Greenspan flies inflation warning flag
Wednesday 22 January 1997
In a testimony on Capitol Hill, Mr Greenspan also defended comments he made in December about "irrational exuberance" in the US equity markets. The remark, which sent tremors through Wall Street at the time, "was not a shot from the hip", he insisted. The performance of the markets, he said yesterday, remained "breathtaking".
Translating Mr Greenspan's words as favourable news, investors yesterday gave a new lift to the Dow Jones Industrial Average which has continued to soar into record territory since the new year. After sagging more than 40 points at the start of trading, it closed up 40.03 at 6,883.90 after Mr Greenspan's comments.
Noting the continued stable growth of the US economy, Mr Greenspan told the US Senate that the economy "has retained considerable vigour, with few signs of imbalances and inflationary tensions that have disrupted past expansions". He reported that the economy grew about 3 per cent last year.
The chairman attributed the absence of inflationary pressure and low wage growth on several factors, in particular a continuing sense of job insecurity in the US workplace that was keeping wage pressures down. Among others were high US imports, increased deregulation, the declining influence of the unions and a sharp slowdown in the rise of healthcare costs.
There was a clear warning in his testimony, however, that wages could begin to succumb to upward pressures at any time, which could feed into higher inflation. "The recent pick-up in some measures of wages suggests that the transition may be already running its course," Mr Greenspan warned. The jobless rate in the US is at a seven-year low of only 5.3 per cent.
Mr Greenspan also reminded listeners that in setting monetary policy, the Fed always had to look roughly six months into the future. This was in part because there was always a time lag of about the same period before any interest rate adjustment began to bite.
That was taken by many analysts as a clear signal of the Fed's readiness to tighten monetary conditions at the first real sign of an uptick in wages and inflation. "Greenspan is clearly preparing the market for a possible tightening move. He leaves no question about that," said David Jones, an analyst with Aubrey Lanston.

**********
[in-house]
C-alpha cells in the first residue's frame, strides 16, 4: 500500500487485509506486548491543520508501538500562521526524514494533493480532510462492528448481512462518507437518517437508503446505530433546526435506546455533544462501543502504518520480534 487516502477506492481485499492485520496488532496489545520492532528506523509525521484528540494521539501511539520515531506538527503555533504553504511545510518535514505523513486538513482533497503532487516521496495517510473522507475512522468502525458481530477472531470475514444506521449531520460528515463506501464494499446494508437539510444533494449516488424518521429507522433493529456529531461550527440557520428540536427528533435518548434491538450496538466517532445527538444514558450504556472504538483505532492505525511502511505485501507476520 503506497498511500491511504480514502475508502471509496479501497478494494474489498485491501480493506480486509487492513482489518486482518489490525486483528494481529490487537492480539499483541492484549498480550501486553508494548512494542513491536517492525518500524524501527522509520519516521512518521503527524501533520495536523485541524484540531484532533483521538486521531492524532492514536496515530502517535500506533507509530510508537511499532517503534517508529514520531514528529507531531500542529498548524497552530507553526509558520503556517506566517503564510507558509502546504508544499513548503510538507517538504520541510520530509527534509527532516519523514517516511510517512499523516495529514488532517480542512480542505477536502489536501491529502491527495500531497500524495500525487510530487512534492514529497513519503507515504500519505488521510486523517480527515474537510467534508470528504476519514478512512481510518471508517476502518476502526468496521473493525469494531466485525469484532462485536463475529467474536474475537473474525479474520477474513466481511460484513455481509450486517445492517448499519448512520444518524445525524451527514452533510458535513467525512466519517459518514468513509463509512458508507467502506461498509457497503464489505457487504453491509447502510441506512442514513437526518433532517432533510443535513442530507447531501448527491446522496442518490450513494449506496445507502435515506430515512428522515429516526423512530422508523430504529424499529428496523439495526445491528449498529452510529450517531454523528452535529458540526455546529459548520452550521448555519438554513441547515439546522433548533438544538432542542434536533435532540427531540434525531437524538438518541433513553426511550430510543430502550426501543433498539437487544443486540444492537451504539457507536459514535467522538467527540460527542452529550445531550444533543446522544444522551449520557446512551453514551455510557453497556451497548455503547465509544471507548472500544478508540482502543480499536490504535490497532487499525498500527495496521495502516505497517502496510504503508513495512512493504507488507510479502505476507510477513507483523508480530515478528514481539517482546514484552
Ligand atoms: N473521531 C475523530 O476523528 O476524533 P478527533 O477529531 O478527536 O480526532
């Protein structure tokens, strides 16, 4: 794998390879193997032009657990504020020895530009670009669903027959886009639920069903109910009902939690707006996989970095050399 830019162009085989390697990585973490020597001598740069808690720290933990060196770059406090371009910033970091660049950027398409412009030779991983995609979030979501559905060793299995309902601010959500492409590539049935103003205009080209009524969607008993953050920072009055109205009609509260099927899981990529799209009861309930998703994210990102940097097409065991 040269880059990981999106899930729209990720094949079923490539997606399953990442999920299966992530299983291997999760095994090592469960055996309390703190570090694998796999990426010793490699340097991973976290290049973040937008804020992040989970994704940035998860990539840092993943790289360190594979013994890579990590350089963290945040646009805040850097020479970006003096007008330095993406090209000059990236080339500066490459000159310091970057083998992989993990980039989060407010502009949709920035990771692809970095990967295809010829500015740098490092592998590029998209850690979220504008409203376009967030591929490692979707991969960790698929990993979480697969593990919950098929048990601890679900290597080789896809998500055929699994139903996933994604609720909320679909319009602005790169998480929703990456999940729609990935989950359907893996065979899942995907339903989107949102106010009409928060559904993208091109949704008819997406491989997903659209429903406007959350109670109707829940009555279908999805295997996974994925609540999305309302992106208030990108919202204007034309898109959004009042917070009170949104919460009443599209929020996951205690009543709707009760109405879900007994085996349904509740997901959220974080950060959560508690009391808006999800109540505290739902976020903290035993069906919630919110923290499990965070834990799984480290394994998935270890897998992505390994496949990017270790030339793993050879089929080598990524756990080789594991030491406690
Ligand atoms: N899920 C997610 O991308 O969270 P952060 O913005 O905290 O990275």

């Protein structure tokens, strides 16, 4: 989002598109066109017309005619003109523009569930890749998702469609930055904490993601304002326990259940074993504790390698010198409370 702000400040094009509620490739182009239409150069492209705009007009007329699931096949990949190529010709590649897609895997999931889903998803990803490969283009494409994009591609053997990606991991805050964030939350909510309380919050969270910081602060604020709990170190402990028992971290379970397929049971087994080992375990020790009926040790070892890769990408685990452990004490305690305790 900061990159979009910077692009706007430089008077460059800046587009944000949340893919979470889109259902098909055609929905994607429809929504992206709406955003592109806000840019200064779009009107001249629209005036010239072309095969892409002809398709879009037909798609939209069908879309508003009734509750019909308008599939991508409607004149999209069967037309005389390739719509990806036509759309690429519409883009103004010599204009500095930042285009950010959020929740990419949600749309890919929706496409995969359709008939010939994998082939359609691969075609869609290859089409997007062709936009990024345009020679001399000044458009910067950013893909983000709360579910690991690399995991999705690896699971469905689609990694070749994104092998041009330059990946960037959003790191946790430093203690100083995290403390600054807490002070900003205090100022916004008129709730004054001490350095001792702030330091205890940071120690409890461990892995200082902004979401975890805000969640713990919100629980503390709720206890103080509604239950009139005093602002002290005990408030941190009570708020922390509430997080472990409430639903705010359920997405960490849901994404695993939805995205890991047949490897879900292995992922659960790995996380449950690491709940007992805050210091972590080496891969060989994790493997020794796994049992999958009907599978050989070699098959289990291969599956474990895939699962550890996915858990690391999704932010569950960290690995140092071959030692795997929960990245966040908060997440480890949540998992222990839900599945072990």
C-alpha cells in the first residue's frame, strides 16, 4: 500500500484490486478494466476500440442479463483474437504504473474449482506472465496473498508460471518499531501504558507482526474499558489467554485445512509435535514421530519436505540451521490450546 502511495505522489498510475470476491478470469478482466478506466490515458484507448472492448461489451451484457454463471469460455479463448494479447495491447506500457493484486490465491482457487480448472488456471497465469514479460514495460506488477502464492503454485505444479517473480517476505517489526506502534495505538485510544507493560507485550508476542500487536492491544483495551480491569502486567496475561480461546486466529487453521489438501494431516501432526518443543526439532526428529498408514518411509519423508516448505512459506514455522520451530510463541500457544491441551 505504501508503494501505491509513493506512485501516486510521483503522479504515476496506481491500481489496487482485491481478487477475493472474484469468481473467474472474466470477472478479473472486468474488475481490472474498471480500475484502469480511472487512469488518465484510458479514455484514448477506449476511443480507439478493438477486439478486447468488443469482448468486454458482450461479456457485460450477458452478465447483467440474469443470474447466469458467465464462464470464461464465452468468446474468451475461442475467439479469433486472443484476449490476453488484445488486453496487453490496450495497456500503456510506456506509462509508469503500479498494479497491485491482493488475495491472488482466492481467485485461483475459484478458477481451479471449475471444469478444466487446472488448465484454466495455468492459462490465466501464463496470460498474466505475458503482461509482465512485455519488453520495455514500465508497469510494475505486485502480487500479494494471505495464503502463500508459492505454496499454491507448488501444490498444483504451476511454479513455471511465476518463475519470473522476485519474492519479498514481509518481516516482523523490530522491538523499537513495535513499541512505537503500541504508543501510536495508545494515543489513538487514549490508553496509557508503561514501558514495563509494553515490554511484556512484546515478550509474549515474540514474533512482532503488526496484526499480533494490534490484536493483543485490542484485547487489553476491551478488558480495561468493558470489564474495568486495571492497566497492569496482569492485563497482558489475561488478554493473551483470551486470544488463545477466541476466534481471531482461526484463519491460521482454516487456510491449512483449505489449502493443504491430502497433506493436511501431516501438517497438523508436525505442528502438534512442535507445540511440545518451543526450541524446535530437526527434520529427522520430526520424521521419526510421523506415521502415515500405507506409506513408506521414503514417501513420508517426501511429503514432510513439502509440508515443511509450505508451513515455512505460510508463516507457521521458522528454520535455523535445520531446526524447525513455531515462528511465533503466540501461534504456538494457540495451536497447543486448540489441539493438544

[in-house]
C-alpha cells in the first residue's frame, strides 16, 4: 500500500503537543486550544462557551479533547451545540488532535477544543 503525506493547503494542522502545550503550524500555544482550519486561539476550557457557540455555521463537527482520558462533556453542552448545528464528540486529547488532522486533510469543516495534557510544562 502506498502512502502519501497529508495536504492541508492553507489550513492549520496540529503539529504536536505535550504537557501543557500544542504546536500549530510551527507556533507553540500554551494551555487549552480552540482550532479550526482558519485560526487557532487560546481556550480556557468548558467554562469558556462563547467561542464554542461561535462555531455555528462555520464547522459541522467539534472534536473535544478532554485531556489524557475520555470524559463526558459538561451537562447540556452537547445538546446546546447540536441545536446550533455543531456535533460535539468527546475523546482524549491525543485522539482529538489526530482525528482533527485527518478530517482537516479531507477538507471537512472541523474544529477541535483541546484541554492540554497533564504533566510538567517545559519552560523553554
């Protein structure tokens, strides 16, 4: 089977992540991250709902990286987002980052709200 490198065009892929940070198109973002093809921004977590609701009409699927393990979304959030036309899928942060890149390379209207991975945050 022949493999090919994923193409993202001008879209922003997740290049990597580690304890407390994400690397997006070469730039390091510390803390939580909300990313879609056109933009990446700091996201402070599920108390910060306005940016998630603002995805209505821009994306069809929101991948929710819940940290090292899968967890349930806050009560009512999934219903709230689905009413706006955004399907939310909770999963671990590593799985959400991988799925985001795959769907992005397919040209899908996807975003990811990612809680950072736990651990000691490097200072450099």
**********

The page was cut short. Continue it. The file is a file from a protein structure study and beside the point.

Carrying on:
The next meeting of the Fed's Open Market Committee, which sets interest rates, is scheduled for 3-4 February, by which time more data will be available to indicate whether new inflationary dangers are indeed gathering.
Addressing the extraordinary ebullience of Wall Street, Mr Greenspan remarked that the "stock market continued to climb at a breathtaking rate". He was forced on to the defensive about his "irrational exuberance" quip of last December by some aggressive questioning from senators.
"It was not a shot from the hip," Mr Greenspan said, explaining that he had been trying to lay out all the various factors that had to be taken into account by the Fed in determining monetary policy.
"We thought long and in detail that any such statement could very well have immediate market effects."
- 1 Five-year-old Iris Grace is raising awareness of autism through her extraordinary paintings
- 2 Car tax disc changes: Two days to go - and they affect you much more than just not displaying a piece of paper
- 3 The Simpsons death: Creator Al Jean would 'kill himself' before character like Homer or Lisa
- 4 British man raped while urinating in bushes at Oktoberfest beer festival in Germany
- 5 A teacher speaks out: 'I'm effectively being forced out of a career that I wanted to love'
Five-year-old Iris Grace is raising awareness of autism through her extraordinary paintings
Car tax disc changes: Two days to go - and they affect you much more than just not displaying a piece of paper
Isis an hour away from Baghdad - with no sign of Iraq army being able to make a successful counter-attack
British man raped while urinating in bushes at Oktoberfest beer festival in Germany
George Clooney and Amal Alamuddin wedding: The famous congratulate actor and human rights lawyer after Venice nuptials
Isis, we are told, is a 'clear and dangerous threat to our way of life'. I’m sorry, but I just don’t buy it
Exclusive: 'Putin's Russia has been my biggest regret,' says Nato's outgoing Secretary General
'Women, walk wherever you want' posters taken down in Stamford Hill following 'unacceptable' signs separating men and women
There’s no excuse for Dave Lee Travis’s behaviour, but we need to keep a sense of proportion
Mark Reckless becomes second Tory MP to defect to Ukip in a month
Should gay sex be illegal? 16% of Britons think so
- < Previous
- Next >
iJobs Money & Business
NEGOTIABLE: Austen Lloyd: TRUST ACCOUNTANT - KENTIf you are a Chartered Accou...
£18000 - £20000 per annum + OTE £30000: SThree: SThree are a global FTSE 250 b...
Highly Competitive Salary: Austen Lloyd: CITY - Law Costs Draftsperson - NICHE...
£300 - £330 per day: Ashdown Group: SQL Developer (Stored Procedures) Watford...